Lessons from One Social Entrepreneur’s Mission

By Pallavi Shah, International Sustainability and Impact Investing Consultant

July 27, 2016

Building a for-profit social enterprise is simultaneously rewarding and uniquely difficult. These entrepreneurs have to serve two masters — having a profitable business and supporting an environmental or social mission, which often has personal roots. Successful entrepreneurs, however, realize that business must be the foundation and strategic decisions will have to assess when and how to balance the two agendas.

One company that lives this experience is Mavuno Harvest based in Philadelphia, Pennsylvania. Mavuno is a profitable organic dried fruit company started by Phil Hughes, a former Peace Corps volunteer turned social entrepreneur. Impressed by his business, I interviewed him and wanted to share his story.

Phil grew up in Philadelphia, one of three kids in an Irish Catholic family. Not one for a traditional path, he joined the Peace Corps and went to Kenya where he worked with small-scale farmers and helped them realize the economic value of their crops. The idea for Mavuno was planted.

He saw how the farmers suffered post-harvest loss due to spoilage and aesthetics and had limited access to markets. Most farmers were subsistence-level and did not get full value from their crops. Phil’s inspiration was to increase farmer income by taking the natural asset that was wasted on the farm and turning it into a value added product. Mavuno does just that — it buys previously unsold fruit, dries it and sells it as a snack food — while paying farmers fairly.

Mavuno had its first sale in 2012. The fruit comes from Uganda and Burkina Faso and is natural, organic, non-GMO verified and Fair Trade certified. In Mavuno’s first year, Phil hustled to make the sale and learn. Sales grew dramatically and this year, and they are on schedule to grow 150 times from year one.

What did he learn and by extension, what can other social entrepreneurs learn from his experience?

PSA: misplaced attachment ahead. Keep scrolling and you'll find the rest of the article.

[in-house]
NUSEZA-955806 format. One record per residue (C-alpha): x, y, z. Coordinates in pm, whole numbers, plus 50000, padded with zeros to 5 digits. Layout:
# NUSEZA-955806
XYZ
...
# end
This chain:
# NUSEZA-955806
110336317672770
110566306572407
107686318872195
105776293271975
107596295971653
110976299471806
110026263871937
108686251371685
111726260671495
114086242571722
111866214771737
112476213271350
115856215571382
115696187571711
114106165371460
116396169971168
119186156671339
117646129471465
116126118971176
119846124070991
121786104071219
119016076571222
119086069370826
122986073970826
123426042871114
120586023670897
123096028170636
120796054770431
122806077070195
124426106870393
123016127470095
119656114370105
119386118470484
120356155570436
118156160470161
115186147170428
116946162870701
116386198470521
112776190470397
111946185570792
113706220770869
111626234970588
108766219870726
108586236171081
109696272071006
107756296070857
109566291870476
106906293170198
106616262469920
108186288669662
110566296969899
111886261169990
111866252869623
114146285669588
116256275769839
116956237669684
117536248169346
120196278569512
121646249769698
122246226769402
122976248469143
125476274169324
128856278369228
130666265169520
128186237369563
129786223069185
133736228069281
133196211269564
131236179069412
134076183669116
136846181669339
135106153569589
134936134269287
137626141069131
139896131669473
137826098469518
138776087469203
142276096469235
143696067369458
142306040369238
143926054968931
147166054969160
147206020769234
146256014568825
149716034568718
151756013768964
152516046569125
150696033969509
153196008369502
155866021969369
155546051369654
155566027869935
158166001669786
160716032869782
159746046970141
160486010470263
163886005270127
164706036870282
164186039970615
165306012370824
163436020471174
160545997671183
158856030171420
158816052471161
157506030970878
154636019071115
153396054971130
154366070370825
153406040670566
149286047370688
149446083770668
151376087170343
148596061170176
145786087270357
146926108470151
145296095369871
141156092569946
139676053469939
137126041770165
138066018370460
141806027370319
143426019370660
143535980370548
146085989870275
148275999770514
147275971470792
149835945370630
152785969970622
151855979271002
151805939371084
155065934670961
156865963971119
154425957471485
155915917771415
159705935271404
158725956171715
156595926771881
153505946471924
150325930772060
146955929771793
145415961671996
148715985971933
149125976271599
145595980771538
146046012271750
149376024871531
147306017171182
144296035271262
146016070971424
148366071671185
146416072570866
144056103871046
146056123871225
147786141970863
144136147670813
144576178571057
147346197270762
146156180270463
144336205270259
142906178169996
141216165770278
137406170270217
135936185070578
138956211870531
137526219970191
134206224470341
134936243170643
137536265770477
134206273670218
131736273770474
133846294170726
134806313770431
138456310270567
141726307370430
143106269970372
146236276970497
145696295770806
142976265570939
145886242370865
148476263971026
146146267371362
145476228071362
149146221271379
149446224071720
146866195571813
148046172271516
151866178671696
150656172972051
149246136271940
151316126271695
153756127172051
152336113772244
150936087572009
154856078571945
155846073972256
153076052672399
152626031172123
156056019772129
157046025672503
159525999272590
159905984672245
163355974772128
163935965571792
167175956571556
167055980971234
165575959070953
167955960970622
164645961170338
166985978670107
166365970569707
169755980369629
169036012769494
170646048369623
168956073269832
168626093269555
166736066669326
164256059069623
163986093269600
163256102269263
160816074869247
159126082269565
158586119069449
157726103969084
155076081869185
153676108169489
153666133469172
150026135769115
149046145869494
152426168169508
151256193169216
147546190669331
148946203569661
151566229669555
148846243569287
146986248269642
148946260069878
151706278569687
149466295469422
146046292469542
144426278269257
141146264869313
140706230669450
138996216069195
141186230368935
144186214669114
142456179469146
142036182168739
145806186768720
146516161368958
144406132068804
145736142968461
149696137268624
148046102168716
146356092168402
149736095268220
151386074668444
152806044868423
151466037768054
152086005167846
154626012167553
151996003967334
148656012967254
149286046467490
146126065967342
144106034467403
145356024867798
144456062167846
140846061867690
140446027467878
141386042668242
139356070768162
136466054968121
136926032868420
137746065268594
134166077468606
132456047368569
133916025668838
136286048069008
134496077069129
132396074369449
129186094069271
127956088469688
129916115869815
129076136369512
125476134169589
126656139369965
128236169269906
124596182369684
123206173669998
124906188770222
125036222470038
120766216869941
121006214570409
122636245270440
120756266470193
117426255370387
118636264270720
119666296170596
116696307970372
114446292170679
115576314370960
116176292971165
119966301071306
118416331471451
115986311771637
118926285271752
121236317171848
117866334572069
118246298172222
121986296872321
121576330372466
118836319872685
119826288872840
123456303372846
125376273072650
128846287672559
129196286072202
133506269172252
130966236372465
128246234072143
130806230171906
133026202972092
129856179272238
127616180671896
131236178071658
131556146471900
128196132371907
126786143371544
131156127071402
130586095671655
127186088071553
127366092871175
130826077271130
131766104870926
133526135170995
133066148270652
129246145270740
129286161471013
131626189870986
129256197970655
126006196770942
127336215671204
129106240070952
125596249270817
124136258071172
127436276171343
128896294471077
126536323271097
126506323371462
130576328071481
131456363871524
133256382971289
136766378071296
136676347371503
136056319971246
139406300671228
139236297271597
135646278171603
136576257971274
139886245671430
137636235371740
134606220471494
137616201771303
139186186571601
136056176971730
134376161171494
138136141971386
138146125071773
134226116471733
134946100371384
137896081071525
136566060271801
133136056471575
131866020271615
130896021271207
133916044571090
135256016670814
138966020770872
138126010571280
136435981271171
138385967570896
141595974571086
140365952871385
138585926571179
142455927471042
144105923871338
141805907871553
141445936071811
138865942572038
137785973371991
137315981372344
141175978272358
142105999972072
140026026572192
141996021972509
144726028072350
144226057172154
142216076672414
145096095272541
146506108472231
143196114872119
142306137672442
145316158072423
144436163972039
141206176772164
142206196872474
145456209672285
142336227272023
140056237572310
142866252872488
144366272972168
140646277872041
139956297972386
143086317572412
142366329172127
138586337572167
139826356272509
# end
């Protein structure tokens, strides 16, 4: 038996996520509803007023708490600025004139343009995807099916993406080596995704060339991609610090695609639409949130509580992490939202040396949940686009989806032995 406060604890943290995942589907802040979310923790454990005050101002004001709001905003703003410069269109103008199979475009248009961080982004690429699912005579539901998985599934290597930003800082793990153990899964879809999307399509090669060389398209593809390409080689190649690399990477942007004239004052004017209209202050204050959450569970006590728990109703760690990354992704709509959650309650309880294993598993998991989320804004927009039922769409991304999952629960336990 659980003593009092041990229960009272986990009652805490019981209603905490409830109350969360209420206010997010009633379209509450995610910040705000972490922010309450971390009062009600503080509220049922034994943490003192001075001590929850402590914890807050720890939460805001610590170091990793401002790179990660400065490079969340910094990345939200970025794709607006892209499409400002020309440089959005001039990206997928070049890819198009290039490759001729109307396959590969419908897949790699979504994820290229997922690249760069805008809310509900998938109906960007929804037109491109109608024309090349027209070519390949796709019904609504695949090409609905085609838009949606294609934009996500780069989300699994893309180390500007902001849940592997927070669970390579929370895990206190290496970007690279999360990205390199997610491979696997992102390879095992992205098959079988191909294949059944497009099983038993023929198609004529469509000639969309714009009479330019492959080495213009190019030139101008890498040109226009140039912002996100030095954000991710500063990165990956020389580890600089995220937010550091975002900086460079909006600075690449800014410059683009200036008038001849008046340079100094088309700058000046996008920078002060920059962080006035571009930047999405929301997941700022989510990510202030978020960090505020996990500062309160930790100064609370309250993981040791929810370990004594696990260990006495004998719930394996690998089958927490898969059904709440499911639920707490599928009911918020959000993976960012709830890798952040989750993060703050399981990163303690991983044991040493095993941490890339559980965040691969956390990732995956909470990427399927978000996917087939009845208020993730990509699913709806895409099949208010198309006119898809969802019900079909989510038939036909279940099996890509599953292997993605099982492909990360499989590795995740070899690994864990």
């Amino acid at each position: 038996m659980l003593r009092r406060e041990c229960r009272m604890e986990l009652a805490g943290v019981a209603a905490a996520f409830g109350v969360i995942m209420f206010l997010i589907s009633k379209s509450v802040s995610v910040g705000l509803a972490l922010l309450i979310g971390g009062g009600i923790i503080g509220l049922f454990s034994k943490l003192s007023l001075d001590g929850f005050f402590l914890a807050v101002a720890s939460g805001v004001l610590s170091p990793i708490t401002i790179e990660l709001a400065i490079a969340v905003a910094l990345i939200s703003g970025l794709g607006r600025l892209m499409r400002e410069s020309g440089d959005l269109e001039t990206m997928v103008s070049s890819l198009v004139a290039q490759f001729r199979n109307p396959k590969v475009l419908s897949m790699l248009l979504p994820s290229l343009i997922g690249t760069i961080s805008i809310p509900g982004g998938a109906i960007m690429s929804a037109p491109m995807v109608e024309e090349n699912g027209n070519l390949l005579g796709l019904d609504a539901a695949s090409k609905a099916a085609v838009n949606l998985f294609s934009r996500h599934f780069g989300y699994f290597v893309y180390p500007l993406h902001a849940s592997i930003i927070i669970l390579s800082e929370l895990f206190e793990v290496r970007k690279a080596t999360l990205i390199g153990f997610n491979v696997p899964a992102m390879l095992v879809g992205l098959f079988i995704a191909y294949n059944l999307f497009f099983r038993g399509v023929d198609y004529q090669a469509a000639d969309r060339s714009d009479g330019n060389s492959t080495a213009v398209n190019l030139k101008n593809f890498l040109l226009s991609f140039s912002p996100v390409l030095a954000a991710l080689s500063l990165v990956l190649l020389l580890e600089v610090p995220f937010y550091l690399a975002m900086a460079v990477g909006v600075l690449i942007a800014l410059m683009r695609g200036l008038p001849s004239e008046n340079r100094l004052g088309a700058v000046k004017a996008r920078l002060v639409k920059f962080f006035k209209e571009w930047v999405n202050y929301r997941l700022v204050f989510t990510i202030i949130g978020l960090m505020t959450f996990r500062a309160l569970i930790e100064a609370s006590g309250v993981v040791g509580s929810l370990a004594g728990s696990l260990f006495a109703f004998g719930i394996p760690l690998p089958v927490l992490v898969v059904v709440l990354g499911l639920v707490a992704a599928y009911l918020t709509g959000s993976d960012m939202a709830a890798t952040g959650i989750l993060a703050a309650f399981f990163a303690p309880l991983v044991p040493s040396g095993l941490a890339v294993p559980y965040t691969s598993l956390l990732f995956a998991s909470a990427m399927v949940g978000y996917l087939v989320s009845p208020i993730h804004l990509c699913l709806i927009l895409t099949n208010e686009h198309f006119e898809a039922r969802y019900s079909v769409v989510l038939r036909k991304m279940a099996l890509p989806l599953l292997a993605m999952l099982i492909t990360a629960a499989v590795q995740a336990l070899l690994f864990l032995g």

Sales. He didn’t think he was a salesman but quickly realized that he had to be. He learned that you have to believe in your product and mission, you can’t please everyone, and be yourself — the salesman part then came naturally. He’s glad he was such a rookie about the food industry: “If you hit a home run on the first pitch, you don’t know what it’s like to strike out, what it’s like to be sent to the minors, so you don’t work on your swing, you don’t learn how pitchers are going to pitch to you.”

Managing growth. He sells dried fruit from Africa. He can expand his product line and/or supplier countries but he is building on what has worked and not expanding too fast. His supply chains are not well established so he can’t ramp up inventory on demand. His focus, however, is on African farmers so he accepts this supply limitation since it has not yet hurt his sales.

Know your customer. Different audiences care about different aspects of Mavuno — the social mission versus the business versus both. He listens to his customers: “People aren’t going to buy your stuff just because you have a social mission; you have to meet their standards.” Product, price point, and packaging became his focus because the mission story alone was not enough to attract his customers.